The Common Good
March-April 2002

What the Church Can Learn From Hobbits

by Roberto Rivera | March-April 2002

The theology of the Rings.

Praise the Lord!" read the headline in the Dec. 21, 2001 Washington Post. No, the Post hadn't gotten religion. The headline was summing up reviewer Desson Howe's response to Peter Jackson's adaptation of J.R.R. Tolkien's Lord of the Rings.

Howe wasn't alone in his enthusiasm. Jackson's opus received virtually unanimous praise. Many reviewers had Rings near or at the top of their "Best of the Year" lists, and the film is being mentioned as a serious Oscar contender.

Financially, the film is also an unqualified success. It grossed $74 million in its first five days, and it's possible that New Line Cinema, which spent nearly $300 million making the three films, will recoup its investment with the first film alone. It appears that Rings may join the book in achieving the status of cultural phenomenon. The question is: What can the church learn from hobbits?

The question is pertinent because, unlike nearly every other mass culture icon, Lord of the Rings is the product of an unmistakably Christian set of sensibilities. Its defining characteristics—the ideals that shaped the narrative, even the author's sense of what he was doing as he wrote—come straight out of Christianity.

To cite but two examples, Tolkien's depiction of how evil insinuates itself into our lives, by appealing to our ideas about what is good and then perverting them, is straight out of saints Ambrose and Augustine. And the reversal of expectations, wherein the weakest and least significant residents of Middle Earth wind up saving it by wielding what might be called "weapons of righteousness," is a recurring biblical theme. Stated simply, the book and the movie that have captured the imaginations of millions would have been impossible without Christianity.

As Daniel Taylor, author of The Healing Power of Stories, tells us, a lot can happen when you capture people's imaginations. "When I am tempted, as I always am, to put my personal advantage ahead of the common good...I am little moved by abstract ethical injunctions, and actively encouraged to ‘me-firstism' by psychological-sounding appeals to my needs and rights. But I can sometimes be nudged toward something resembling concern for others by remembering a story from long ago about wizards and hobbits."

Truth is, appeals to scripture fare scarcely better than ethical injunctions. That's why the biggest lesson the church can draw from the success of Lord of the Rings is the importance of telling its story, of reaching both heart and mind through a person's imagination.

NOW, TALK OF IMAGINATION, story, and—God forbid—myth makes a lot of people nervous. But that's a thoroughly modern conceit; it forgets that what Christians know about the God they worship—God's love, justice, and compassion—comes primarily from the narratives contained in the Bible. It forgets that, for most of Christian history, Christians would gather together on the Lord's day and rehearse—in the sense of remembering—the story by which their salvation was purchased. This story not only tells us about God, it tells us about ourselves and how we should live our lives.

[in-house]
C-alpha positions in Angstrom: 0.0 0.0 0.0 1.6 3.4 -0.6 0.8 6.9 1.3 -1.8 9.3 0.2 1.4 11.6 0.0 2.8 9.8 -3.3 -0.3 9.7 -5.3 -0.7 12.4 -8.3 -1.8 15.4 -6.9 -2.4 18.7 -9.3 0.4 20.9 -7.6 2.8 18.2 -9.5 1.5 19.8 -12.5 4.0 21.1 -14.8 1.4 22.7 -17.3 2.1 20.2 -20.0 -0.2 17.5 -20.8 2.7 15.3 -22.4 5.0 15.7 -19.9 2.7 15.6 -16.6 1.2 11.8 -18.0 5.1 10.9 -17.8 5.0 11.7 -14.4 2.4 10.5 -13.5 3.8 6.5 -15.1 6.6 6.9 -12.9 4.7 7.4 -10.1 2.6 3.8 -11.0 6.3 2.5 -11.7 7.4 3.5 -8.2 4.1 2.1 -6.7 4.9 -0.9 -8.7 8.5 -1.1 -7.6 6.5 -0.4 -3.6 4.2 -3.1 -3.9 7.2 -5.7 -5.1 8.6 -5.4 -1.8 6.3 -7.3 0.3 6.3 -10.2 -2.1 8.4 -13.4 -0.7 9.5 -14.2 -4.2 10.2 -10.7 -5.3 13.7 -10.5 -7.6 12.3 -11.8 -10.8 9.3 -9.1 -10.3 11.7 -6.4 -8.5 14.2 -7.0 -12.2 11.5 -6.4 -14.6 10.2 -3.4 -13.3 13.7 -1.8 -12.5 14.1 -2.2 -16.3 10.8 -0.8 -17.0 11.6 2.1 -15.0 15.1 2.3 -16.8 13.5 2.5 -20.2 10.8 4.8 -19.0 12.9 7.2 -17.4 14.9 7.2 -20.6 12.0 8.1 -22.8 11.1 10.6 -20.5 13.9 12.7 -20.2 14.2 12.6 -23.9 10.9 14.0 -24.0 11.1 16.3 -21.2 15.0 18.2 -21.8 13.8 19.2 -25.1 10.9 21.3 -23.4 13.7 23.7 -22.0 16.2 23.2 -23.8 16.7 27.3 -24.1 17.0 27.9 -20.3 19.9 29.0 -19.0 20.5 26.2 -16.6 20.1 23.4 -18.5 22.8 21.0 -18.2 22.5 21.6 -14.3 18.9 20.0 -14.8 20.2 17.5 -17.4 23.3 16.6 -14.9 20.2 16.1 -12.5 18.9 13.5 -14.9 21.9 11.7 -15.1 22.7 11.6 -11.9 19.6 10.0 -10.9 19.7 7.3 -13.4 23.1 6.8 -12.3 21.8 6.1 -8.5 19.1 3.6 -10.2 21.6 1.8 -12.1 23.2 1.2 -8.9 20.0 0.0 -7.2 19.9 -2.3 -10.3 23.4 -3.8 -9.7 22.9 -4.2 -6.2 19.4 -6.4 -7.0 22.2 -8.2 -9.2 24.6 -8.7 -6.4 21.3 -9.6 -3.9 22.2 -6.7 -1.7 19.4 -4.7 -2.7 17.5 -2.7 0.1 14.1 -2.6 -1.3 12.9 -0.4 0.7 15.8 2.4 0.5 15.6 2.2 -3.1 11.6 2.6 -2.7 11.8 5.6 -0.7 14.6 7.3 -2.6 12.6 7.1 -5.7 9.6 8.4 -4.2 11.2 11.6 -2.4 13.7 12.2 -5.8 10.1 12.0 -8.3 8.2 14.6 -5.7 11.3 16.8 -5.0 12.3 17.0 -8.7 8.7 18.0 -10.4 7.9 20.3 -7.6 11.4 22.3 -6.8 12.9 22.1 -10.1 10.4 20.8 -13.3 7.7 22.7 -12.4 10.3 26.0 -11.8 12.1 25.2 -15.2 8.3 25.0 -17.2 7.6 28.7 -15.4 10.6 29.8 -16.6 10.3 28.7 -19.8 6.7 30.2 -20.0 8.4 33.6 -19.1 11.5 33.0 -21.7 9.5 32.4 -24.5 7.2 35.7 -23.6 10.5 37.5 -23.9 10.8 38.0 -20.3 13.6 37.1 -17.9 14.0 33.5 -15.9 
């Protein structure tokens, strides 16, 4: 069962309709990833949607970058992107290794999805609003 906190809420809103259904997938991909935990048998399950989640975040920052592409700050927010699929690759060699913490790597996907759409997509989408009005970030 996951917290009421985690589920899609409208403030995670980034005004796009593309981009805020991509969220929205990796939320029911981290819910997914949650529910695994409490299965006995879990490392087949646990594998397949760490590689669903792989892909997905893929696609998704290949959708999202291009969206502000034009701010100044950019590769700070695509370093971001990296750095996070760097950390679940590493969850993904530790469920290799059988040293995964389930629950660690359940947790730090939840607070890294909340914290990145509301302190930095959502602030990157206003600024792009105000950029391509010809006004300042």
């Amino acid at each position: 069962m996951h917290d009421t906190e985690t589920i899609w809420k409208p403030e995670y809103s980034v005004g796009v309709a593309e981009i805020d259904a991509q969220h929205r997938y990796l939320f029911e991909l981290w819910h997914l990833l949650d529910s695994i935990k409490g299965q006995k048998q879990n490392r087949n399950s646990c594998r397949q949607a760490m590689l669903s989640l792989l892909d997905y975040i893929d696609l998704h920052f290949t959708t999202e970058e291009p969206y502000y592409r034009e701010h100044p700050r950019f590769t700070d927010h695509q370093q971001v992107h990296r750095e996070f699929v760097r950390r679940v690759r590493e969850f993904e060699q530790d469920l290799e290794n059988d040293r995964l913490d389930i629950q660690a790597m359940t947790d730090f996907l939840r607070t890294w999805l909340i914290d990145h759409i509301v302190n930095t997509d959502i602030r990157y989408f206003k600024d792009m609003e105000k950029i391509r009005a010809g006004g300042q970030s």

In his book The Eclipse of Biblical Narrative, the late Hans Frei of Yale wrote that, for most of Christian history, a reader (or hearer) of the biblical stories was expected "see his disposition, his actions and passions, the shape of his own life as well as that of his era's events as figures of that storied world...." In other words, our lives only made sense in the context of these stories.

Then came the rise of modern science. Narrative and stories were pushed aside in favor of a more "scientific" way of explaining the world around us, a change that the church embraced. Churches neglected the telling of this story for arid propositions that left us cold and bored. Belief became a matter of subscribing to certain propositions about God, rather than seeing our lives in the context of a great, unfolding drama—what in German is called heilgeschichte, salvation history.

None of this changed the fact that people need stories, nor did it lessen the importance of the imagination. So, every once in a while, a story comes along to remind us what we used to know about the importance of narrative and the moral imagination.

Which brings me back to my question. If stories about hobbits and wizards can prompt people to rise above self-centeredness, imagine what the Christian story can do, especially since it's true in ways that not even Lord of the Rings is. And the first step lies in telling that story. Because once you've got a person's imagination, chances are the rest of the person will follow.

Roberto Rivera is a fellow of the Wilberforce Forum and a contributing editor for Touchstone magazine.

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